- 3D2N vacation for 1 for $2,530 (Valid for customer aged 12 years and above only)
Hotel at a glance
Located less than a ten minutes’ walk to the two train stations of Asahibashi and Kenchomae, Hotel Livemax Naha offers a launching point to several of Okinawa’s sightseeing locations accessible via railway or a brisk stroll. Offering an in-house diversion in the form of the city-view outdoor pool, your Naha host is also a seven-minute journey to the 2km stretch of Kokusai Dori, or ‘International Street’, which hosts a string of restaurants and souvenir shops.
Hong Kong to Okinawa
- Departure: 7.25am (GMT +8)
- Arrival: 10.55am (GMT +9)
- Departure: 11.45am (GMT +8)
- Arrival: 3.05pm (GMT +9)
Okinawa to Hong Kong
- Departure: 11.55am (GMT +9)
- Arrival: 1.40pm (GMT +8)
For reference only and subject to changes and availability.
- Max. occupancy: 2 adults per room
- Laundry service
- Complimentary Wi-Fi
Okinawa, Japan: What to see and do
Despite carrying the definition of a ‘rope in the open sea’ in its name, Okinawa remains a solid island population whose inhabitants stand by their own. Once the independent kingdom of Ryukyu, then the colony of its neighbour, the Satsuma prefecture, before being brought under Japan’s taxation and oppressive rule during the Meiji Restoration, the southernmost district survived its worst during World War II when one-fourth of its people was lost to bombardment and civilian massacre. Rising from the ashes, the uchinanchu (the local dialect for “sea people”) stands apart from their mainland counterparts as they developed a culture distinct from the Yamato.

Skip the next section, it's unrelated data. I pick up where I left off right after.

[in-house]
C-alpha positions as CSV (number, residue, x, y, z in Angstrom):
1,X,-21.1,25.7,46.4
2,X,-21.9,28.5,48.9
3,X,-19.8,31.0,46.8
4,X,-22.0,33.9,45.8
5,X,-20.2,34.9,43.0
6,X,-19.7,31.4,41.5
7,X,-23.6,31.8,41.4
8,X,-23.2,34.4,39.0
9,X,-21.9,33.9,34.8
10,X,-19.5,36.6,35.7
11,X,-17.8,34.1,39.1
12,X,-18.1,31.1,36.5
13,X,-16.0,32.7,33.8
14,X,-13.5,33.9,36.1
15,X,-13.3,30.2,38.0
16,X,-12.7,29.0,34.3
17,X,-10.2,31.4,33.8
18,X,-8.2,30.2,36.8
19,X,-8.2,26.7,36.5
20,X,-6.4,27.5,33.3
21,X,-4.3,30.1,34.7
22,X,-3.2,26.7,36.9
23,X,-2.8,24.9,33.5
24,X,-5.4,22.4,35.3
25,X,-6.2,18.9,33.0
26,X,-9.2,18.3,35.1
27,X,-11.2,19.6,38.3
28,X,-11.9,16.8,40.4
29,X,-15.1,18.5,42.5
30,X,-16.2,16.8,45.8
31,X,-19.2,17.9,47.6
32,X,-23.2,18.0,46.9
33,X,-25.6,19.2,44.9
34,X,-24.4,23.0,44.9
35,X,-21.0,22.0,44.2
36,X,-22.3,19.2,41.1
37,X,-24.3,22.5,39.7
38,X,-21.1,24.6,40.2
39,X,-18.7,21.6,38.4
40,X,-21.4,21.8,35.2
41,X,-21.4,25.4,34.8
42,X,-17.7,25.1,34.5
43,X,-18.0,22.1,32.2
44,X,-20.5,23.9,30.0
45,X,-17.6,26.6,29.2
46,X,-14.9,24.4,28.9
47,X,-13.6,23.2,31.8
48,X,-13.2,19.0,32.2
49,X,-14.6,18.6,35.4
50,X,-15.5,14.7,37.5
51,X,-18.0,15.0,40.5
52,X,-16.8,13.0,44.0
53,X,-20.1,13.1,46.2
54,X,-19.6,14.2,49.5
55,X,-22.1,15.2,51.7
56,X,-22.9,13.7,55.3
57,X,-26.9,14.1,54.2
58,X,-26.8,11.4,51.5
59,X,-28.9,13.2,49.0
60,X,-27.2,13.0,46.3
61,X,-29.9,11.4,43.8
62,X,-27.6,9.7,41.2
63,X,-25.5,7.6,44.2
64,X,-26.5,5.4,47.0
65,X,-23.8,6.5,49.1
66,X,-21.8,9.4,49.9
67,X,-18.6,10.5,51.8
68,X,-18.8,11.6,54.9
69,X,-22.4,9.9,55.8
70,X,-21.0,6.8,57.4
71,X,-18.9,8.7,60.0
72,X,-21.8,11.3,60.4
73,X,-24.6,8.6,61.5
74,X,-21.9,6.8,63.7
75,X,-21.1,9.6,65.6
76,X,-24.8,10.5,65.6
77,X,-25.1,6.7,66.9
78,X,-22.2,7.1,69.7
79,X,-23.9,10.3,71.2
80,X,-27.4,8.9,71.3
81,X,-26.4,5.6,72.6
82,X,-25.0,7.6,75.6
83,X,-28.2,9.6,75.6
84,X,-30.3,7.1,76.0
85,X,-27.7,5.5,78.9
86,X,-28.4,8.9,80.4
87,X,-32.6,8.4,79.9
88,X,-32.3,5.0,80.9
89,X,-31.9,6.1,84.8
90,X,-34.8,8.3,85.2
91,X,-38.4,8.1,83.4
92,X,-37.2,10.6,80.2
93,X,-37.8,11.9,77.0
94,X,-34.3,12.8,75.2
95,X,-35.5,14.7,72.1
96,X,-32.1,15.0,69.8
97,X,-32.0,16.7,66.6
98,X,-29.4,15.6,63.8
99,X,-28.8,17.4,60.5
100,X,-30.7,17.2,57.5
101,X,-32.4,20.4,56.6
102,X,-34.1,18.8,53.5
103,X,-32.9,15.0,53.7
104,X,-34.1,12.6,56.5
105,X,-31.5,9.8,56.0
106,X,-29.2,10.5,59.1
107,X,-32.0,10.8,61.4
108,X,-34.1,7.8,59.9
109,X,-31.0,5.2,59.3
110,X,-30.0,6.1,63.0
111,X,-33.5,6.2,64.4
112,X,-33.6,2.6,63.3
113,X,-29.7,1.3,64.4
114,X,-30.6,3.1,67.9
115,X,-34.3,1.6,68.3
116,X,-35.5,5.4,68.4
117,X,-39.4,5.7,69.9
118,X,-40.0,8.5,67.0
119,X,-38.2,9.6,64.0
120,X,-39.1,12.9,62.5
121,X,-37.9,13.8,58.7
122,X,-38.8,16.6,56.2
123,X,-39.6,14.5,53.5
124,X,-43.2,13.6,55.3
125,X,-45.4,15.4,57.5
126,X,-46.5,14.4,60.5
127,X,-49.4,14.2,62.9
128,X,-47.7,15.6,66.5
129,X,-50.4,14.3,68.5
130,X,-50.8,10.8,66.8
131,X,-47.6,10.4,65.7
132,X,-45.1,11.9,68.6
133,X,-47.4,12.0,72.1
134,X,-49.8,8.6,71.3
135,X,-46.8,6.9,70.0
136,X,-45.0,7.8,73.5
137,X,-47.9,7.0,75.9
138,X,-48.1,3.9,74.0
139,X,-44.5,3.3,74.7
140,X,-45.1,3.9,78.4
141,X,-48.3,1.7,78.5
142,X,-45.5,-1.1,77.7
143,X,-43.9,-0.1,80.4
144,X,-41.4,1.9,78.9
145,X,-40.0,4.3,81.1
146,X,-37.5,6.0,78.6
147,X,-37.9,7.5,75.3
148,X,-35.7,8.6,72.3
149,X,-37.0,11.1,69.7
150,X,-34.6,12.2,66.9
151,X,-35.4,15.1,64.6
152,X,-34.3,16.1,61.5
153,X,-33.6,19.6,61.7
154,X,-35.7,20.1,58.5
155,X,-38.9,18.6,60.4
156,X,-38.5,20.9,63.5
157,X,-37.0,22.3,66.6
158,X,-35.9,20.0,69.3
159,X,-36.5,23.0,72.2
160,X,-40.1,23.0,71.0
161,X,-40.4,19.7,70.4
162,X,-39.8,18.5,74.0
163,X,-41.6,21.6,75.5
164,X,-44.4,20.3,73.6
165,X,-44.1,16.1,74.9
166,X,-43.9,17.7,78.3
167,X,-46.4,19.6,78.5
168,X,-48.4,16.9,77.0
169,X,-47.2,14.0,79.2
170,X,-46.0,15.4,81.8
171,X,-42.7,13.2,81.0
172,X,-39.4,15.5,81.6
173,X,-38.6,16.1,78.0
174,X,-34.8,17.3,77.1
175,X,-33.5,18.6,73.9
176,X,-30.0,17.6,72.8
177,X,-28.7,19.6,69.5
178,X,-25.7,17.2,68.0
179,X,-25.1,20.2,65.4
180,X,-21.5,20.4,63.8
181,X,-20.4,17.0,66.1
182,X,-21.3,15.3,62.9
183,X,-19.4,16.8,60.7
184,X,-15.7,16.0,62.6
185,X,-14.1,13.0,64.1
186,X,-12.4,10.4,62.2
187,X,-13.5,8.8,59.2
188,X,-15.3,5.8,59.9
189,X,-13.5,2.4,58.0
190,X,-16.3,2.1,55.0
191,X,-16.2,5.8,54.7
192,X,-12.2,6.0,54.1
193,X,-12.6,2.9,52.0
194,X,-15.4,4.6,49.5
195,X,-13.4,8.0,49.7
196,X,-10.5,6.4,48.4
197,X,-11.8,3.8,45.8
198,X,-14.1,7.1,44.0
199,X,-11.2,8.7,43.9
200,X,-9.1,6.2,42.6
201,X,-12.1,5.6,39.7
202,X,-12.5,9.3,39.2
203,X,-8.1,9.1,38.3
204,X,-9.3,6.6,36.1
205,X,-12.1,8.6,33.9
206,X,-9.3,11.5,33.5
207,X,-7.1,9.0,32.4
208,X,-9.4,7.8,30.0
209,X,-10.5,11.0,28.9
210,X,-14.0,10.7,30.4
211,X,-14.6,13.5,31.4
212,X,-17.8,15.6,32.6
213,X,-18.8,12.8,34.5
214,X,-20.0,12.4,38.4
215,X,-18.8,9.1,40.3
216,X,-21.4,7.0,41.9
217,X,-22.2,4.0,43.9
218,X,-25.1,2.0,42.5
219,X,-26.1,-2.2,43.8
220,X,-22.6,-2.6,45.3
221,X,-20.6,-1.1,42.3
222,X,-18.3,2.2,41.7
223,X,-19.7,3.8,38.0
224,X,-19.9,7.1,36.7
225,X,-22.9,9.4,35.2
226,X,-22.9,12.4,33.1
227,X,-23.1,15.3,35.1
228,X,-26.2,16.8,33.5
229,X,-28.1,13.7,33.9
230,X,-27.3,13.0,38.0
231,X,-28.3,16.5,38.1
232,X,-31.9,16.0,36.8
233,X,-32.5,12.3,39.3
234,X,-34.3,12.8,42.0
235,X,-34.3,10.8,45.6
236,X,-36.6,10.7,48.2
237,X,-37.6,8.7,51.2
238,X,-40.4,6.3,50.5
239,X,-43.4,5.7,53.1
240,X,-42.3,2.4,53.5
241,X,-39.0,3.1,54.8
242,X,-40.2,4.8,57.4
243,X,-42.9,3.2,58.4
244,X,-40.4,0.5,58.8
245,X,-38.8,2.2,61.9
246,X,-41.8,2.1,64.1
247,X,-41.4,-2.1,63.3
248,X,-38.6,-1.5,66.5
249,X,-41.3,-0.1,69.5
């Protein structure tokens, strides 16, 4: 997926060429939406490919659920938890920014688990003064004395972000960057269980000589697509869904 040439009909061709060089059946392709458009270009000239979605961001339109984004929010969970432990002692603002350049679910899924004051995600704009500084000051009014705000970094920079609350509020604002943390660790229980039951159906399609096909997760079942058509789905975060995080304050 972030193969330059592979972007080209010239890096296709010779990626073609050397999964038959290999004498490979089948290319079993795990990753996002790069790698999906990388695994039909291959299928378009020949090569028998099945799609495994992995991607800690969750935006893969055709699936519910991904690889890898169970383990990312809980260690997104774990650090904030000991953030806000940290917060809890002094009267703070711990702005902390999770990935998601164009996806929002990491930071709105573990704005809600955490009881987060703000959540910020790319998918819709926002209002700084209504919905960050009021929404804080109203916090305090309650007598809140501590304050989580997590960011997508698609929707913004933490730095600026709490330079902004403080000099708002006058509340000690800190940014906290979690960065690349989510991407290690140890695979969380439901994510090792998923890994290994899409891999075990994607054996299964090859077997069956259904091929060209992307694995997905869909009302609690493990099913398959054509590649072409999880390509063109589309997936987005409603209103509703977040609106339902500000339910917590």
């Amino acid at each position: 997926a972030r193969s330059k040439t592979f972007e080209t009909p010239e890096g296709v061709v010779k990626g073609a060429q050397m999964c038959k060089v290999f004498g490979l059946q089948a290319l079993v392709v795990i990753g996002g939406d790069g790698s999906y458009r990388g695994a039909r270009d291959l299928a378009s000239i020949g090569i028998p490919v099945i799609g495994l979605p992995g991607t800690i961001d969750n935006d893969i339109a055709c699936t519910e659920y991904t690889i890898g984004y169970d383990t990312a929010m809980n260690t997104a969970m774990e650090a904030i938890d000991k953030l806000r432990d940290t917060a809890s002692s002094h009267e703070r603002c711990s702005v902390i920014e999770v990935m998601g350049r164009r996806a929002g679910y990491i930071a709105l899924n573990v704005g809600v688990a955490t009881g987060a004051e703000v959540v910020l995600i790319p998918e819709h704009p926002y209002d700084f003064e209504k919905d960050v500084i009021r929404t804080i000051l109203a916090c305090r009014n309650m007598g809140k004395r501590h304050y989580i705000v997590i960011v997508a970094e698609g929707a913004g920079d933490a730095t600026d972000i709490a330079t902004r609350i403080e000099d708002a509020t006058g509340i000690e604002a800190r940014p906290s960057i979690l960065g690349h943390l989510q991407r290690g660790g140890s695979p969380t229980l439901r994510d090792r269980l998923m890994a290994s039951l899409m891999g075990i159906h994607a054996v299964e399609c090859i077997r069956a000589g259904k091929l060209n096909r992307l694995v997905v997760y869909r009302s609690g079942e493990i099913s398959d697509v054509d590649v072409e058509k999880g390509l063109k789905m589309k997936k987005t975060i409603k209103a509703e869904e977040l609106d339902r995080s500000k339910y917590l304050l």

Start from the northern group of land masses of the Okinawa Islands (which precede the Miyako Islands and Yaeyama Islands), and witness the remnants of Okinawa’s ruling centre of the Shuri castle. Once the domain of the then-ruling Sho Hashi, the designated UNESCO World Heritage Site is the prefecture’s only fully-restored grounds and hosts sightseeing favourites like the stone gates of Sonohyan-utaki, which demonstrates Okinawan-style architecture, and the gardens of Shikina-en, which was used to receive the visiting envoys from China.
Then, move on to mouth-watering sights as you shift inwards towards the dining locations of the Makishi Kōsetsu Ichiba, or Makishi public food market. Offering the culinary ingenuity that combines Chinese and Japanese elements while keeping to its Ryukyuan roots, the local food scene may be defined by a local saying that the Okinawans use every part of the pig “except for its squeal”. Grab some tibichi or mimi from one of the 400-odd shops selling fresh ingredients, and make your way to the second-floor food court where you can have your meal prepared with a fee of 500 yen onwards.
Jie Ling Express (License no. 351812)
Room 1901, Kai Tak Mansions, 317-319 Des Voeux Road, Sheung Wan
Contact Number: 2802 1081
Business Hours: Mon-Fri 9am-6pm; Sat 9am-1pm